Nationwide processor Apto Solutions has replaced its California site with a new plant in the region, a move the company says will boost efficiency and provide a central location within Silicon Valley.
Atlanta-headquartered Apto in April started up the new facility, which is located in San Leandro, Calif. The space totals 20,000 square feet and is smaller than Apto’s former plant in Milpitas.
The downsize allows Apto to optimize the facility so it is processing assets in a more efficient manner, said Jeff Jones, Apto’s CEO. Apto operated out of the previous facility for 10 years, but it was a bit larger than the company needed and the company couldn’t set up its product flow in the same way it does at its other facilities, he explained.
The new location is also more centrally located for serving the company’s Silicon Valley clients.
“For now, this is a perfect footprint for us and our customer base,” Jones said in an interview.
Additionally, in announcing the new facility the company said it “represents an affirmation of their investment in one of the country’s most innovative, vibrant technology hubs,” the San Francisco Bay Area.
Apto works with a lot of companies with national footprints, and it’s important to them to work with an ITAD firm that covers the whole country, Jones said. Besides the California facility, Apto operates sites in Austin, Texas and Atlanta, and the spacing between those locations is logistically beneficial, he said.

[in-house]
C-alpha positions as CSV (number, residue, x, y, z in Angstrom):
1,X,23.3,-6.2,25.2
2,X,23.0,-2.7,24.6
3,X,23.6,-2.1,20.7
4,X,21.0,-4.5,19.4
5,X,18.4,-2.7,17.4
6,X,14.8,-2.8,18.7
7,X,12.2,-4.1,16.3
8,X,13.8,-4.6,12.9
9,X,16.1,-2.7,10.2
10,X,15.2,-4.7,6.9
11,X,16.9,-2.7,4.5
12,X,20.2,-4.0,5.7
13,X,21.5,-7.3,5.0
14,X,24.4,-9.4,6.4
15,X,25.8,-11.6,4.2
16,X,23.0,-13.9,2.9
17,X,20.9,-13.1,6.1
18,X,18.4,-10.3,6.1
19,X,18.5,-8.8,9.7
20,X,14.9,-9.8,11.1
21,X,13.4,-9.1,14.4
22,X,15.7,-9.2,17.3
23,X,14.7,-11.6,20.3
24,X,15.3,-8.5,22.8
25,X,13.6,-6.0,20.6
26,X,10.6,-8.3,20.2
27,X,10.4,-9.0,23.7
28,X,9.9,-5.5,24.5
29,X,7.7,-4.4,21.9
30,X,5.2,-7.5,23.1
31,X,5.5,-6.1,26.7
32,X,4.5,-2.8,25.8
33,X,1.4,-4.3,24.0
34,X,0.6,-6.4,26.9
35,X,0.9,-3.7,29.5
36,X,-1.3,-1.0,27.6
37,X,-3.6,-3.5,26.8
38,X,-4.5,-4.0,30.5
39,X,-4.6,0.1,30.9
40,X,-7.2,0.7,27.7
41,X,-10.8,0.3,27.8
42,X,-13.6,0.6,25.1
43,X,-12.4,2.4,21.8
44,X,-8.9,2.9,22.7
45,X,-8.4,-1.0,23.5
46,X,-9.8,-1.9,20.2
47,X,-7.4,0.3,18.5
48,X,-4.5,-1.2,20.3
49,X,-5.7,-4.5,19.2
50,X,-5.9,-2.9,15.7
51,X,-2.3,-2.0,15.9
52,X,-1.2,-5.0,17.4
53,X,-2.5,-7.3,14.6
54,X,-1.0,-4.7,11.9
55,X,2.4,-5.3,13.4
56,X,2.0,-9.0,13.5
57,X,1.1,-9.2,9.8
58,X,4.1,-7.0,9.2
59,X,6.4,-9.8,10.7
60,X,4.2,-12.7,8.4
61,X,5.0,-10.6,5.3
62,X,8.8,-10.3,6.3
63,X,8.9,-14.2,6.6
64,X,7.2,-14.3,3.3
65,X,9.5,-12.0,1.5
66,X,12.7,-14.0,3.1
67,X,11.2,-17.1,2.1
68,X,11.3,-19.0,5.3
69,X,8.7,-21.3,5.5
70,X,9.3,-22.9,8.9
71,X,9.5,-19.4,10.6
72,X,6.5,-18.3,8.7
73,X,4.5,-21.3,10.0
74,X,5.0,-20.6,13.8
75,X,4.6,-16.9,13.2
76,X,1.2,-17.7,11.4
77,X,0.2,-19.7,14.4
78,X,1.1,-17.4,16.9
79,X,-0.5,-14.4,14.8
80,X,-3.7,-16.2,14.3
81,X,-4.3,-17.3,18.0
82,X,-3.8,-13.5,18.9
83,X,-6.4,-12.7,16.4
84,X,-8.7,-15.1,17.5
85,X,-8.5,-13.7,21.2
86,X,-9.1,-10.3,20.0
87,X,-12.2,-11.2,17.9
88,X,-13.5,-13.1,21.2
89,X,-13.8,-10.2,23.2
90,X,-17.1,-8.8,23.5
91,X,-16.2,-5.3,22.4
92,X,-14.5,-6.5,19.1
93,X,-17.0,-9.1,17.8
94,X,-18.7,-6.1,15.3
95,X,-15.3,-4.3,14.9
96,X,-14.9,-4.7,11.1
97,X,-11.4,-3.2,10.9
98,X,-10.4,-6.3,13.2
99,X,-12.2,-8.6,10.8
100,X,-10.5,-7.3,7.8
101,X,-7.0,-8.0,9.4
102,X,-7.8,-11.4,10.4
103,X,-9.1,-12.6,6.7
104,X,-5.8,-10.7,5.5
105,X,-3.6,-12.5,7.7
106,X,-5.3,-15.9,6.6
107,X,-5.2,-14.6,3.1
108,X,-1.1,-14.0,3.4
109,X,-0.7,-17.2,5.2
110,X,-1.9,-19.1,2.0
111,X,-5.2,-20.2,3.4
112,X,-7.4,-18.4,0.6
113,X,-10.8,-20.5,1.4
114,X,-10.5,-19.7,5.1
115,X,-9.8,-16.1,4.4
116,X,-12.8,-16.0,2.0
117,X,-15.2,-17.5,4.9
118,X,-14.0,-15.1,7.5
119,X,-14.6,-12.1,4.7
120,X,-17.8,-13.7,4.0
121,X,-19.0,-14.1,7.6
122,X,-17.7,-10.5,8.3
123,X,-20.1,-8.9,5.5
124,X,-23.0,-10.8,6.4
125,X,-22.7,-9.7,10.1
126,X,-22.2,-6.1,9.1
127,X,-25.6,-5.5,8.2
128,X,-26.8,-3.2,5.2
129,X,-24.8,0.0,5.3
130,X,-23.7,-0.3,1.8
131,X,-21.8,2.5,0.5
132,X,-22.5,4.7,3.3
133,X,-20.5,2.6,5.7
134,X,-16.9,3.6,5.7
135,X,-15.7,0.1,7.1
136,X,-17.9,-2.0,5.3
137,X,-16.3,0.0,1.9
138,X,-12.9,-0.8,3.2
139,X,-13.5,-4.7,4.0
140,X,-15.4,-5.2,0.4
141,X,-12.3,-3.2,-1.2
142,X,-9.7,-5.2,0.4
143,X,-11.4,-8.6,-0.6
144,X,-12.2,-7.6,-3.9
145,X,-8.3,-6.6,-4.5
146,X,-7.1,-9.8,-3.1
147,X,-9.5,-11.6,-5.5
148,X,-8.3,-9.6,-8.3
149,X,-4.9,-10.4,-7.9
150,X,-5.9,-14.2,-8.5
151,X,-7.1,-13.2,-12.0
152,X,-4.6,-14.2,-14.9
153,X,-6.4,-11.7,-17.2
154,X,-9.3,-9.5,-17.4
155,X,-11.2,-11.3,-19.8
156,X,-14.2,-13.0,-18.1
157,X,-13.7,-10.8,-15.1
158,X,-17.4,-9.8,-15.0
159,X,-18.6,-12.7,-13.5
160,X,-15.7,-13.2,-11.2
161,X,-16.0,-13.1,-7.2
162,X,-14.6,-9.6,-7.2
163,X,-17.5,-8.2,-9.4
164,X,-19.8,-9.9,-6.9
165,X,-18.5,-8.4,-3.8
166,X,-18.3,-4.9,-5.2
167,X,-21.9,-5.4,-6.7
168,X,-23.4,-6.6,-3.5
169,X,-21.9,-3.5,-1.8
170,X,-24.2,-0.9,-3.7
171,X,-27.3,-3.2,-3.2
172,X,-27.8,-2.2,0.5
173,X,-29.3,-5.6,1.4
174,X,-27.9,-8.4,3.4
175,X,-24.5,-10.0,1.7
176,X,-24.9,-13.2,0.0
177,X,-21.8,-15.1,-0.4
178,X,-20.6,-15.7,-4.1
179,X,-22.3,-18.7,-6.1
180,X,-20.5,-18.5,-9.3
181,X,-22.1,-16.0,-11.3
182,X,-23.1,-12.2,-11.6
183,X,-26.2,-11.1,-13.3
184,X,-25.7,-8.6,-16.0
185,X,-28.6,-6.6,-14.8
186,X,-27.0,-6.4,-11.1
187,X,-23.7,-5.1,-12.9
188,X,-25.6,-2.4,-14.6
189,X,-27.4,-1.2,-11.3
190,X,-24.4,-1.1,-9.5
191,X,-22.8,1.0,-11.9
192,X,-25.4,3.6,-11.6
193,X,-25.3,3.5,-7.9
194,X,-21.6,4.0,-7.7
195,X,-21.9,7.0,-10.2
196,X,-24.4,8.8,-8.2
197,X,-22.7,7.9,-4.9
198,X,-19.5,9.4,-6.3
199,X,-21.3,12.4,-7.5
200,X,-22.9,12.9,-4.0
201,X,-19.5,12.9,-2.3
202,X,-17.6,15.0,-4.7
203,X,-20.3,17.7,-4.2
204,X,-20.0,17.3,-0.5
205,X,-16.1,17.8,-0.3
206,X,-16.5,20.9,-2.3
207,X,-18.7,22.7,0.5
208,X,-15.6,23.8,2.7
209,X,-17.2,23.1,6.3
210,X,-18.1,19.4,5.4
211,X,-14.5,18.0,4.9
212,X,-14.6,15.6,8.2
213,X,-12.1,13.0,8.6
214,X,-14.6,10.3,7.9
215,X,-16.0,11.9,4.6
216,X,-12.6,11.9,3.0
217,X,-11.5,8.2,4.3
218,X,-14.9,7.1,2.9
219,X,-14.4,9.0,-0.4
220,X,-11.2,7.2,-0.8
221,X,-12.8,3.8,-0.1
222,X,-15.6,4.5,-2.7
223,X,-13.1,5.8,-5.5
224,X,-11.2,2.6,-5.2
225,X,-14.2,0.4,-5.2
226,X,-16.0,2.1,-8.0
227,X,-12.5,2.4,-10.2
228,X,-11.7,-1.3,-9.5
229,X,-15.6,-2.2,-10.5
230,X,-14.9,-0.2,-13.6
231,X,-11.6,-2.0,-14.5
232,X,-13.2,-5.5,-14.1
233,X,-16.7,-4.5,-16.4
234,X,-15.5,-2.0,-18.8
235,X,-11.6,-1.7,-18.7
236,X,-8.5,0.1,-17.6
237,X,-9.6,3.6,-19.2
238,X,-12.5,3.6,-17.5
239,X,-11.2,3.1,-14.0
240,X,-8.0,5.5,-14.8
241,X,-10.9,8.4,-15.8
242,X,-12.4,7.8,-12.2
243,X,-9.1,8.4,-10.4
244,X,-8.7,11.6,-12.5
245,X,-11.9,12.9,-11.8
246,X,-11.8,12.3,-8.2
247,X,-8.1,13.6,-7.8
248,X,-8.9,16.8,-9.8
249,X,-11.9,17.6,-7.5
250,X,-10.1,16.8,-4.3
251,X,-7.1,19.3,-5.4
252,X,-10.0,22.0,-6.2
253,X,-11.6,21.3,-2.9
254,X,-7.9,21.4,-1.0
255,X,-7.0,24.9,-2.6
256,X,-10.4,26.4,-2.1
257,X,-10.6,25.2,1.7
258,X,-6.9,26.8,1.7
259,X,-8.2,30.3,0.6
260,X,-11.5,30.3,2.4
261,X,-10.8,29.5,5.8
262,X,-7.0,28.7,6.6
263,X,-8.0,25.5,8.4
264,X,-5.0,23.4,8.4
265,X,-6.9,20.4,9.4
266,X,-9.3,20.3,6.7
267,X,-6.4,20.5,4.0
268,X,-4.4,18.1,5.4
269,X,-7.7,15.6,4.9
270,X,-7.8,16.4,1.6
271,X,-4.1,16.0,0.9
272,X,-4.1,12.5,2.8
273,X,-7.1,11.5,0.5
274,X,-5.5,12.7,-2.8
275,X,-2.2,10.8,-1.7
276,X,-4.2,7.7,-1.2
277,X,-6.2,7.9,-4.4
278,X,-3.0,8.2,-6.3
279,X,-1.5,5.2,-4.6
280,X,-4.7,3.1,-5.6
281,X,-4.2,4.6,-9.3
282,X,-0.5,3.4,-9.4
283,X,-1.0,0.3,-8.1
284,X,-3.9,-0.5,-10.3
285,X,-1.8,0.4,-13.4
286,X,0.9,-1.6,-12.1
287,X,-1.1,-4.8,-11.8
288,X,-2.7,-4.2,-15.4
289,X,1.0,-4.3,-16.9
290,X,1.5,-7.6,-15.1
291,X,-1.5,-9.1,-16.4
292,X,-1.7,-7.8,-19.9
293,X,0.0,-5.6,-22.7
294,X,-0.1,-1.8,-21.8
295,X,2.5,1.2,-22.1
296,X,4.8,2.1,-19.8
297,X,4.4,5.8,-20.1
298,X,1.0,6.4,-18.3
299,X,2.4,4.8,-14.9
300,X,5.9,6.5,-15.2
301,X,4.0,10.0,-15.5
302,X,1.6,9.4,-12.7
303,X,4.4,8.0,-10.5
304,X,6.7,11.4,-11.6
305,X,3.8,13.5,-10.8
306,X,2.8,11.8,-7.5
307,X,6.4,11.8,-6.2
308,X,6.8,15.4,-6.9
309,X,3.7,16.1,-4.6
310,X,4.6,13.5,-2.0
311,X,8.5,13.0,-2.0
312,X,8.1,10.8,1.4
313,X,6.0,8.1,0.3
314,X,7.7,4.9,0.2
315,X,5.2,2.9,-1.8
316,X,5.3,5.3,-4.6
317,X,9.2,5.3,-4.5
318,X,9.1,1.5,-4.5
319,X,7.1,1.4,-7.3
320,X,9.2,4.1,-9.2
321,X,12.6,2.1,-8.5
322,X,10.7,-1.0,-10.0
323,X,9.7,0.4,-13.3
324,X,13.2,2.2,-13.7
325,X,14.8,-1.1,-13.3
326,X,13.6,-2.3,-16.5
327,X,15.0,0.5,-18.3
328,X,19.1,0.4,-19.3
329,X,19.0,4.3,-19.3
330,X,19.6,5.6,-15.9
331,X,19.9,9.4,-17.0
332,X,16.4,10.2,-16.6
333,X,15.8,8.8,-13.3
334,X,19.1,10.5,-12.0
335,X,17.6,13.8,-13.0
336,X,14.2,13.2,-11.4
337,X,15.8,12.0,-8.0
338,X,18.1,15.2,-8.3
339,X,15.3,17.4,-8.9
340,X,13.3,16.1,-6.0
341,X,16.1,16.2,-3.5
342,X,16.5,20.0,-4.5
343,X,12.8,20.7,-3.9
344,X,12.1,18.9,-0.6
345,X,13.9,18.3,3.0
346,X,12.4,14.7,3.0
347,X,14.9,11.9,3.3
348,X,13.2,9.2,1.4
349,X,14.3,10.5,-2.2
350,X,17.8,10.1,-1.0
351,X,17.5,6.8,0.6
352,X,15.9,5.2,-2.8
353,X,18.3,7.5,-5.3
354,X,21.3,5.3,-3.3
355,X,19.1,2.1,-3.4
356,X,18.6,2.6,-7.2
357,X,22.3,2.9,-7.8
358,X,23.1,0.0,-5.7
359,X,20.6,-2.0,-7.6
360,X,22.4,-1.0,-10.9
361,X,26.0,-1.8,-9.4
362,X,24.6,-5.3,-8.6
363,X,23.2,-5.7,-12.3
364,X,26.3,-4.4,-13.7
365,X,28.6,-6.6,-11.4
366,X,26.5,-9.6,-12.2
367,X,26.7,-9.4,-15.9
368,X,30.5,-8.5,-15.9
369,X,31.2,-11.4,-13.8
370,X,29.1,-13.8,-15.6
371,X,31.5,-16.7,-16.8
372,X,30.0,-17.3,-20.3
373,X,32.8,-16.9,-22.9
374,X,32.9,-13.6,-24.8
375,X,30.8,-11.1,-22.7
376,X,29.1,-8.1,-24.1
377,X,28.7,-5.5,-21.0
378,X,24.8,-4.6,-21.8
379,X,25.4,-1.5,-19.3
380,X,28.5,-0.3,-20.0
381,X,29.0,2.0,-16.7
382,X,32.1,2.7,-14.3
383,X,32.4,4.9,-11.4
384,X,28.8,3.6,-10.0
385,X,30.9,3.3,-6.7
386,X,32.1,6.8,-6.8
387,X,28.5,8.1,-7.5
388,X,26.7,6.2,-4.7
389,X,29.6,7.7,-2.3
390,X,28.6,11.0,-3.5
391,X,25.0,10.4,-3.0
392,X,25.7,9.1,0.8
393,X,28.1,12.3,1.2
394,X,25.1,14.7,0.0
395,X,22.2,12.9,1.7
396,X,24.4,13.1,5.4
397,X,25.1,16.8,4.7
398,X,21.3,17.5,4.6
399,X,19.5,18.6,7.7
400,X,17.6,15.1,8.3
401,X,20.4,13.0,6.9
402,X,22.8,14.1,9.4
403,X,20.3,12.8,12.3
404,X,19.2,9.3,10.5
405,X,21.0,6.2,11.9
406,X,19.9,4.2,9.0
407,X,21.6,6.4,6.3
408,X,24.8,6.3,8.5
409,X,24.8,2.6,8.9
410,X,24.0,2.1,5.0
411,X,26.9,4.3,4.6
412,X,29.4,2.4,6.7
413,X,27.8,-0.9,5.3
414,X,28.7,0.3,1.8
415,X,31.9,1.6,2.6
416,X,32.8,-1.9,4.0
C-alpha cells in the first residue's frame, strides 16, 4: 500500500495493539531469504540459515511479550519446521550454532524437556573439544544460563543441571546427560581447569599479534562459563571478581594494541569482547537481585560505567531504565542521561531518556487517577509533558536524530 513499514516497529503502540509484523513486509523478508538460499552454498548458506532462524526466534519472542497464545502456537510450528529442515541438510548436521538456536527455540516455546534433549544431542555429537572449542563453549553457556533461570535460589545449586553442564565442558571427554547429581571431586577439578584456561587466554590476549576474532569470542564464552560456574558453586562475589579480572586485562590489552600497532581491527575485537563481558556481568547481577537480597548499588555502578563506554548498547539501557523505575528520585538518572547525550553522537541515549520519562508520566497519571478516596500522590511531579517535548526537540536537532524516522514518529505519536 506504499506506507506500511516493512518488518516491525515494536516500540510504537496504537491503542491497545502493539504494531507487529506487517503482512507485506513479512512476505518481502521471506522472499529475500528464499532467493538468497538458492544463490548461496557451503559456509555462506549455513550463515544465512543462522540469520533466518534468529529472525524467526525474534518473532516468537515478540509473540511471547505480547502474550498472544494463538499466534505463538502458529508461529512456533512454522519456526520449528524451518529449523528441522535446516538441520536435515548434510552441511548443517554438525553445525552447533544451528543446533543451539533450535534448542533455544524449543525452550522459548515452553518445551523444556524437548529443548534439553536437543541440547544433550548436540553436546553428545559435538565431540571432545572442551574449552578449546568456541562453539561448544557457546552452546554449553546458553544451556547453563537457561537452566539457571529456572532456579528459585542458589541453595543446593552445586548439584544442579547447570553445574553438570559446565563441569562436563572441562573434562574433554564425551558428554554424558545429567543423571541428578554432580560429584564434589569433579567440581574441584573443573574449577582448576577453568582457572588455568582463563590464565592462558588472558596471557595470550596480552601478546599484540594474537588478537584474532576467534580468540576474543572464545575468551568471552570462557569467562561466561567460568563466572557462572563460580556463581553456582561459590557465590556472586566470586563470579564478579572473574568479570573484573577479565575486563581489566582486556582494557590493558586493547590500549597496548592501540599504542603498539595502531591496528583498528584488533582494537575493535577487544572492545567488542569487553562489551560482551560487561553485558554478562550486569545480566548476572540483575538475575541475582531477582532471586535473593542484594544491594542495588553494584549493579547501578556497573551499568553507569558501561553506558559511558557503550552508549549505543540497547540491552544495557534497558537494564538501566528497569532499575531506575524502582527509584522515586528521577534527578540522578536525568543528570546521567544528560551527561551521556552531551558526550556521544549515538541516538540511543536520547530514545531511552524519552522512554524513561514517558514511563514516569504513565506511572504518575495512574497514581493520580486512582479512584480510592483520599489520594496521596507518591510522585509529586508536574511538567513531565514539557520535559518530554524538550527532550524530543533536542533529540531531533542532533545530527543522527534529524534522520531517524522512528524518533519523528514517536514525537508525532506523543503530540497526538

Apto, which launched in Atlanta in 2001, runs each facility as a full-service ITAD operation, handling all types of IT assets. That includes mobile devices, computers, data centers and equipment within hyperscale computing facilities. Apto serves clients across an array of industries, including large tech companies, Fortune 500 firms, OEMs, leasing companies, defense contractors and more.
Typically, the company moves about 70% of the inbound devices into reuse channels, and the remaining 30% will ultimately be sent for recycling. Apto dismantles end-of-life devices and separates their components for recycling at downstream processors.
The California facility is configured to process roughly 10,000 equipment assets per week, and Jones noted the company sees opportunity for capacity expansion in the Silicon Valley market.
“That number can grow as our customer demand increases,” he said.
This is the latest new facility for Apto, which after getting its start in Atlanta grew its reach to Texas in 2008. Jones said the company has a good national footprint, although it is still working on projects to expand service in other regions. In one recent initiative, Apto deployed a mobile hard drive shredding unit to the New York City area. That was spurred by greater demand for on-site shredding from big financial firms there, Jones said.
Apto has also experimented with new ITAD service models in response to the COVID-19 pandemic, which moved many large ITAD clients into a remote-work environment.
“Rather than having 10 offices nationally, now they have 10,000 offices nationally,” Jones said. “Continuing the planned refresh cycle has become a bit of a challenge.”
His company launched a mail-in device disposition service in conjunction with UPS, allowing end users to retire assets just like they would do a device return process. The mail-in disposition trend has become more prevalent throughout the ITAD world over the past year.
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